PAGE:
Baby Post #1

It’s been 8 months so now I’m going to share some of the things we’ve learned:

Labor/Delivery:

  • We used a Doula, she was amazing, handled a lot of the breathing coaching and helped during delivery. I cannot recommend using one more
  • If you know you are getting an epidural, get your pick line in early and don’t wait to tough it out.  It can take up to an hour for the anesthesiologist to even get to your room, you don’t want to be in pain that long
  • If you choose the epidural, before you’re fully dilated you’ll be in a place where you can sleep and still breathe through contractions. Definitely do that, and also make sure your partner (if you have one) also sleeps during that time.  Labor for us took 16 hours and was mentally exhausting
  • In our hospital, the kitchen closed at 8:30 and we had an overnight labor so we ordered a bunch of food at 7:30 pm including some juice type nutrition drink (which was all she could consume after the epidural)
  • I did almost everything during our 2 days in post-partum, this was by design because we had an entire nursing staff for assistance and my wife needed time to heal
  • Don’t feel guilty if you don’t do much except feeding for the first couple days, as I told my wife “if you don’t take care of yourself, you can’t take care of the baby”

First Weeks:

  • We had a NICU nurse at our house for the jaundice treatment and she really opened our eyes towards breastfeeding and bottle feeding. She said and I quote “I don’t believe in nipple confusion, we teach 4 month old NICU babies who have never touched their mother to breastfeed.  You just have to make sure you try for even just 5 minutes at every feeding.”  This changed everything for us, and allowed me to take some overnight shifts which made a huge difference in her general sanity
  • She also told us to use a preemie nipple on any bottle we used. One of the issues is that bottle tends to have too high of a flow so babies doing both bottle and breast will be “lazy” on the breast because they don’t actually have to suck to drink from the bottle. We used this Kiinde set which we love https://smile.amazon.com/gp/product/B00CXTWJAA/ref=oh_aui_search_detailpage?ie=UTF8&psc=1 The “active latch” nipple doesn’t actually leak any milk even when it’s upside down, this meant she had to work to get milk, which made her better at latching for breastfeeding. Also the pouches you can squeeze all of the air out of which means less chance of sucking in air while the baby feeds
  • When bottle feeding, keep your baby as upright as possible and the bottle as horizontal as possible. This also contributes to the “work factor” which makes sure that they don’t get lazy during breastfeeding
  • Early stages everyone is exhausted because even if they don’t on their own you have to wake the baby every 2 hours to feed, 24 hours a day. Because we used the bottle early I was able to take the 10, midnight, 2 am shift and let my wife get 6 hours of sleep before the hand off around 2:30.  This is a gold mine strategy
  • If you breastfeed, your baby may only feed in a certain position(s) and those might be different for each side. This is 100% normal

Tips:

Things Nobody talks about:

  • They tell you initially that the baby should be up every two hours.  that number is a lie.  it’s 2 hours from the start of one feed to eh start of another.  By the time you add in burps, changes, and other miscellaneous thing you’ll be lucky to get 90 minutes of “down time”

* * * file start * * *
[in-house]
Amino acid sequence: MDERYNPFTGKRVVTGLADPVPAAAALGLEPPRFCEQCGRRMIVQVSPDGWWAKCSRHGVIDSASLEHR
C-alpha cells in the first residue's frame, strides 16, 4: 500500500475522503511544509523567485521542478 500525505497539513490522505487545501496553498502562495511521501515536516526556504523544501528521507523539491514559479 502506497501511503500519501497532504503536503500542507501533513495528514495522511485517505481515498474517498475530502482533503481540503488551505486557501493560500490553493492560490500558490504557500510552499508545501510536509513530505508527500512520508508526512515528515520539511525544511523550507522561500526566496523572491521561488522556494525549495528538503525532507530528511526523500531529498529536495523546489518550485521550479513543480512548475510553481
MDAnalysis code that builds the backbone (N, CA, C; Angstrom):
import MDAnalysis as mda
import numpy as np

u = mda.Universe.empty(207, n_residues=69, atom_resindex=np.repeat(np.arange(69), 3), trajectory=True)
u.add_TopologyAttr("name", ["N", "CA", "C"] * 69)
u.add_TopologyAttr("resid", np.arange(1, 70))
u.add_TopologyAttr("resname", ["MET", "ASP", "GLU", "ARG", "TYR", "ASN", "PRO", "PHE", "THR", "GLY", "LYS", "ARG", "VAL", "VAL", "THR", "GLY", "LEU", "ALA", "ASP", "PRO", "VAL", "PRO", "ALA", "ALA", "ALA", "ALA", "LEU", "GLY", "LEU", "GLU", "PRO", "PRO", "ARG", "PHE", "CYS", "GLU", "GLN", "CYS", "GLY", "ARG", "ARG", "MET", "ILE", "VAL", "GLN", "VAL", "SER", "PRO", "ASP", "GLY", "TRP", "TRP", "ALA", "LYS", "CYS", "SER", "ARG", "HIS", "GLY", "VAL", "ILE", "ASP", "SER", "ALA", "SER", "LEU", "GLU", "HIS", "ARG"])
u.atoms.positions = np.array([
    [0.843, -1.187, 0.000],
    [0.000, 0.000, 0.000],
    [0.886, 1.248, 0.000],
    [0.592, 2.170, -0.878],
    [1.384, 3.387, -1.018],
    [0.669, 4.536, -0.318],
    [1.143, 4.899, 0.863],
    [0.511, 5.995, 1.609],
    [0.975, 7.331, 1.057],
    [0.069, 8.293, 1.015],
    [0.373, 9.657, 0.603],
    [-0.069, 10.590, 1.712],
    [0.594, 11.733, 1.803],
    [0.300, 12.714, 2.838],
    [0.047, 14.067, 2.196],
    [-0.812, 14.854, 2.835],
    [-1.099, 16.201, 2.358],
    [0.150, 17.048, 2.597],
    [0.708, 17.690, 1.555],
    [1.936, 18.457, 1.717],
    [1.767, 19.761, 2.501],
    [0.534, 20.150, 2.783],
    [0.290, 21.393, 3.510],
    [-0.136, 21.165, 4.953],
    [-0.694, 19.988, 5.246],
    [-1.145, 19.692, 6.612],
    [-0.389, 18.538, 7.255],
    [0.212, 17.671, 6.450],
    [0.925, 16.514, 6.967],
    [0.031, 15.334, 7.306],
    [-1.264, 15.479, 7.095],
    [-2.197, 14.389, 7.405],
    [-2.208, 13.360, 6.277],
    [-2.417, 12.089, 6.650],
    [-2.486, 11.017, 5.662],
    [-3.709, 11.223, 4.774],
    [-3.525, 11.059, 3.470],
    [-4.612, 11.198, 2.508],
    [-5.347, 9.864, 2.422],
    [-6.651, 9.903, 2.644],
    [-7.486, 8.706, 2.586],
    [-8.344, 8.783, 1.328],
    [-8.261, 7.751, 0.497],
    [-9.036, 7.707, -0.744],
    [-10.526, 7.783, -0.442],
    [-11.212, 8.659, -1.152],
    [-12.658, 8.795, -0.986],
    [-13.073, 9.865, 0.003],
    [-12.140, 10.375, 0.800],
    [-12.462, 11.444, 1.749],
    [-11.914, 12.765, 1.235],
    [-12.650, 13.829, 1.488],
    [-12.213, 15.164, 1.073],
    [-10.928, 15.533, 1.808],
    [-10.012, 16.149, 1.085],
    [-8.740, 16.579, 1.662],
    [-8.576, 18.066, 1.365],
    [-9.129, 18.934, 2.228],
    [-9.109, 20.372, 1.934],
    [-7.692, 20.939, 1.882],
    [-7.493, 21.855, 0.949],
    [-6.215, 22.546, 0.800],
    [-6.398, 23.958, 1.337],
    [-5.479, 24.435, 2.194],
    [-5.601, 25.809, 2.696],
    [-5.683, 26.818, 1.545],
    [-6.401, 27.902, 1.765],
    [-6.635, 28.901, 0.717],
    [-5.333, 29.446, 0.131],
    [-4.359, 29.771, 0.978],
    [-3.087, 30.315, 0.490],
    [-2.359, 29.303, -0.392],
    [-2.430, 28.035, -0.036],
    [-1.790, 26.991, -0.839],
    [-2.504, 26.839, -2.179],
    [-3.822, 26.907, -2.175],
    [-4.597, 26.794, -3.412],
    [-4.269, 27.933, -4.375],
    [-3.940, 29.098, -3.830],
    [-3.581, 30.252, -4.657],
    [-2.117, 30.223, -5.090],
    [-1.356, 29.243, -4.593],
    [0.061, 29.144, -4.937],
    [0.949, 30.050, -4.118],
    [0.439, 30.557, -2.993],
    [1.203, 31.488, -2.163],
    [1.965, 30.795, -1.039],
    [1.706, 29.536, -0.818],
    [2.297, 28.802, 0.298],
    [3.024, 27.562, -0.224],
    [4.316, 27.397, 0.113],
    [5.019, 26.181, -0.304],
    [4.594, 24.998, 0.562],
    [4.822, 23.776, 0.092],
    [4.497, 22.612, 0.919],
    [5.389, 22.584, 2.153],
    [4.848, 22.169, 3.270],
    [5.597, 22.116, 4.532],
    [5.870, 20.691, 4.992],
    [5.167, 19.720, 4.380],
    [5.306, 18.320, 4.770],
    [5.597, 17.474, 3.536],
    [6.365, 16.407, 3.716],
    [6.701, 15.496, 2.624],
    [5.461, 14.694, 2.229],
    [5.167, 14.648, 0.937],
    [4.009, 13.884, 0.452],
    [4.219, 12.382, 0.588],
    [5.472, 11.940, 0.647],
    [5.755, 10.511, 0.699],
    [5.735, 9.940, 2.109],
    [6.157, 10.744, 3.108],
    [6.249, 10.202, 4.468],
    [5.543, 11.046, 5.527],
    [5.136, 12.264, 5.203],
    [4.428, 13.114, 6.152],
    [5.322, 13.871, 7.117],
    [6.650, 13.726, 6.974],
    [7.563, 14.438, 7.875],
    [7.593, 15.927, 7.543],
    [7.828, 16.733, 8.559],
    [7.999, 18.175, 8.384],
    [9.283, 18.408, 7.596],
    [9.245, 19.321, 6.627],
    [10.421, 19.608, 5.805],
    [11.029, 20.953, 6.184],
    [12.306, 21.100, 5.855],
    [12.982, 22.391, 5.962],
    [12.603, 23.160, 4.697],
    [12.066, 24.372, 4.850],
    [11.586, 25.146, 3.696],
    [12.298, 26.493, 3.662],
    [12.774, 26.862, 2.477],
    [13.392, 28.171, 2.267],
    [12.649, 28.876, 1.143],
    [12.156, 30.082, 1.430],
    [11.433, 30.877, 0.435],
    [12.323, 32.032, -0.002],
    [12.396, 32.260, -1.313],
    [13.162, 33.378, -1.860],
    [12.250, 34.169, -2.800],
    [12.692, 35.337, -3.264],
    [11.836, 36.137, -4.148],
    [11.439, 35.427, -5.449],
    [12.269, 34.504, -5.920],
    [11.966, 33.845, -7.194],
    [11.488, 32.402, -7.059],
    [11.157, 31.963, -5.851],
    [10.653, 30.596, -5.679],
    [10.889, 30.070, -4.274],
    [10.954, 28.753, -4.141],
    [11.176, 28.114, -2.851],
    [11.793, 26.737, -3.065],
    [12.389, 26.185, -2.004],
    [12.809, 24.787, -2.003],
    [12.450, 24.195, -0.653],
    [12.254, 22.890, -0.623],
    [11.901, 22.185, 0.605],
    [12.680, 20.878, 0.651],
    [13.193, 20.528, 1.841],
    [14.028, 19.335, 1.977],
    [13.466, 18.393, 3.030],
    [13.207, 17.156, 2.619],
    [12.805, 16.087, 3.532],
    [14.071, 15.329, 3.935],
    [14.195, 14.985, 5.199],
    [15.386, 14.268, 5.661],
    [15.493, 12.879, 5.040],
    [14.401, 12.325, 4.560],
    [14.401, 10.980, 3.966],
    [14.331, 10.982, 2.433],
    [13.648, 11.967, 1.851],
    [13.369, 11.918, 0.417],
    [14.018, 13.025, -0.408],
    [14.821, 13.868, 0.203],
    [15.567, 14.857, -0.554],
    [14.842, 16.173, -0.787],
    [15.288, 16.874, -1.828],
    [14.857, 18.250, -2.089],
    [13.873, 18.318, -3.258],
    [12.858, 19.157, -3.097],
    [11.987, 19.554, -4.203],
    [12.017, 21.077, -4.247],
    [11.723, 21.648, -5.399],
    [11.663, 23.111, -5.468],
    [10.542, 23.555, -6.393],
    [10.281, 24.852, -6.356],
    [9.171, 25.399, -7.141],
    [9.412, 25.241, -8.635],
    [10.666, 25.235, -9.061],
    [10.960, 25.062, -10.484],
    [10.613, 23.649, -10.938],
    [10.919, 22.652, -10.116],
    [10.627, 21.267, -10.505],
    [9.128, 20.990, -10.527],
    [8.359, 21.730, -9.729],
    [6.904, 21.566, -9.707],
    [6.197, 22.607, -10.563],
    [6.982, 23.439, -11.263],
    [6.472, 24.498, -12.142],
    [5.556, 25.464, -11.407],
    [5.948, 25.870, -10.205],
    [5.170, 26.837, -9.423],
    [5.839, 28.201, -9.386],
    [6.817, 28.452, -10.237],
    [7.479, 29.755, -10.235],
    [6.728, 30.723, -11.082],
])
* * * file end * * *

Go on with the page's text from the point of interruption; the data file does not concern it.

• Babies suck you into a time vortex, make sure you take time to eat and drink a lot of water, sometimes that means letting the baby cry so you can get some food.
  • Being at home with your baby can get very, very lonely. Especially early on when there’s nothing but feeding every 2 hours and changing diapers
  • Accept help, people will ask to help, bring you things. We started by saying no, then a friend had a baby and we knew they needed some help and they said no to us and we realized that we have to be better about saying yes
  • Establish your boundaries early, after saying above I will say we let nobody around for 2 weeks so we could figure out our schedule and how we can work taking care of the baby in our space with our stuff
  • Take time to do something for yourself. We prioritize giving each other “selfish time” at least every 2 weeks.  You’d be surprised how a trip to target without the baby can be so valuable for you
  • It’s hard, our baby is easy and we’re super thankful but it’s still damn hard
  • There’s no such thing as too much cuddling, they grow so fast, last weekend I was folding laundry and I folded the onesie that we brought her home in, knowing she would never wear it again because she’s grown out of it. It made me very sad “The nights are long, but the years are so short”
  • Remember to communicate, having a baby is the hardest thing you will ever do, it’s also incredibly rewarding.  But talk to your partner, you will both be exhausted but you can make it work and it’ll be much easier if you are both communicating

A few extras we did:

  • We made an email address for our baby, we send emails, share pictures and anecdotes.  When she is old enough, we will give her the login and she we will get to read all about her life thus far
  • We used the app Kinedu to help us come up with activities to do with our baby, it’s important to remember every baby develops differently, but this helped us understand where she might be “behind” and focus on activities to help her overall development
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